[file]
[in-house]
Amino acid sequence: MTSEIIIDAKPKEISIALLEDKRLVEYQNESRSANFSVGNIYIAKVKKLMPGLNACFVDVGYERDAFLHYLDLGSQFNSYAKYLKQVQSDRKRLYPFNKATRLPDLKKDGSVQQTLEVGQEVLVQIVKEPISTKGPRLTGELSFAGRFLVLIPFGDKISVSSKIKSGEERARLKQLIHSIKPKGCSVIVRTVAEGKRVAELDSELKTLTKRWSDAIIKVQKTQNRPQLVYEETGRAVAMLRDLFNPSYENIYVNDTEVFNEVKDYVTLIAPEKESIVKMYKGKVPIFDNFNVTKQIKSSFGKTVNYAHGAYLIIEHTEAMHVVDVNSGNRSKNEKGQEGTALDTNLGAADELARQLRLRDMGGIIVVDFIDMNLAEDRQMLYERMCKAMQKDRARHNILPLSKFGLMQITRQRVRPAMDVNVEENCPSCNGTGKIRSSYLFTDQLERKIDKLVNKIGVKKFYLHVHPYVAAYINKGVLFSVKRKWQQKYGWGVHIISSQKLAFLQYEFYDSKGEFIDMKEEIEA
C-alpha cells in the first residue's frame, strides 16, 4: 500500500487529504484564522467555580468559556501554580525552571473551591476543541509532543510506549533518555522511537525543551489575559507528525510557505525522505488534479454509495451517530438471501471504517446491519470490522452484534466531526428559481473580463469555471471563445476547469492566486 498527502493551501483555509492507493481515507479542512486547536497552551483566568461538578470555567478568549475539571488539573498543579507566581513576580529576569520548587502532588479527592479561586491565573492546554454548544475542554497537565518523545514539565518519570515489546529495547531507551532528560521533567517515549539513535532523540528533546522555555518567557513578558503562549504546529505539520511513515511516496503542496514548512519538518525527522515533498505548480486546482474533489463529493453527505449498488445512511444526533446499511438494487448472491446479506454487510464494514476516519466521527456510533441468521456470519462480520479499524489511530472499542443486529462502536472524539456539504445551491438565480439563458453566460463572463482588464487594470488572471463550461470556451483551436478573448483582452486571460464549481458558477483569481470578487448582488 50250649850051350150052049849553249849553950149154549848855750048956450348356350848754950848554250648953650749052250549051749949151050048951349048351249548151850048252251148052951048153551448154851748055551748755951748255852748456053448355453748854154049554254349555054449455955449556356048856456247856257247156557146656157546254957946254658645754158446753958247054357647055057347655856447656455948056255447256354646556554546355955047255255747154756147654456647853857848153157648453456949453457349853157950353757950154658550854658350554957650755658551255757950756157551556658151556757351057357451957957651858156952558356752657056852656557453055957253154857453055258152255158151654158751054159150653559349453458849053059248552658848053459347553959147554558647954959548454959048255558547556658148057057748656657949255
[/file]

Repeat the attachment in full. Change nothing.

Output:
[in-house]
Amino acid sequence: MTSEIIIDAKPKEISIALLEDKRLVEYQNESRSANFSVGNIYIAKVKKLMPGLNACFVDVGYERDAFLHYLDLGSQFNSYAKYLKQVQSDRKRLYPFNKATRLPDLKKDGSVQQTLEVGQEVLVQIVKEPISTKGPRLTGELSFAGRFLVLIPFGDKISVSSKIKSGEERARLKQLIHSIKPKGCSVIVRTVAEGKRVAELDSELKTLTKRWSDAIIKVQKTQNRPQLVYEETGRAVAMLRDLFNPSYENIYVNDTEVFNEVKDYVTLIAPEKESIVKMYKGKVPIFDNFNVTKQIKSSFGKTVNYAHGAYLIIEHTEAMHVVDVNSGNRSKNEKGQEGTALDTNLGAADELARQLRLRDMGGIIVVDFIDMNLAEDRQMLYERMCKAMQKDRARHNILPLSKFGLMQITRQRVRPAMDVNVEENCPSCNGTGKIRSSYLFTDQLERKIDKLVNKIGVKKFYLHVHPYVAAYINKGVLFSVKRKWQQKYGWGVHIISSQKLAFLQYEFYDSKGEFIDMKEEIEA
C-alpha cells in the first residue's frame, strides 16, 4: 500500500487529504484564522467555580468559556501554580525552571473551591476543541509532543510506549533518555522511537525543551489575559507528525510557505525522505488534479454509495451517530438471501471504517446491519470490522452484534466531526428559481473580463469555471471563445476547469492566486 498527502493551501483555509492507493481515507479542512486547536497552551483566568461538578470555567478568549475539571488539573498543579507566581513576580529576569520548587502532588479527592479561586491565573492546554454548544475542554497537565518523545514539565518519570515489546529495547531507551532528560521533567517515549539513535532523540528533546522555555518567557513578558503562549504546529505539520511513515511516496503542496514548512519538518525527522515533498505548480486546482474533489463529493453527505449498488445512511444526533446499511438494487448472491446479506454487510464494514476516519466521527456510533441468521456470519462480520479499524489511530472499542443486529462502536472524539456539504445551491438565480439563458453566460463572463482588464487594470488572471463550461470556451483551436478573448483582452486571460464549481458558477483569481470578487448582488 50250649850051350150052049849553249849553950149154549848855750048956450348356350848754950848554250648953650749052250549051749949151050048951349048351249548151850048252251148052951048153551448154851748055551748755951748255852748456053448355453748854154049554254349555054449455955449556356048856456247856257247156557146656157546254957946254658645754158446753958247054357647055057347655856447656455948056255447256354646556554546355955047255255747154756147654456647853857848153157648453456949453457349853157950353757950154658550854658350554957650755658551255757950756157551556658151556757351057357451957957651858156952558356752657056852656557453055957253154857453055258152255158151654158751054159150653559349453458849053059248552658848053459347553959147554558647954959548454959048255558547556658148057057748656657949255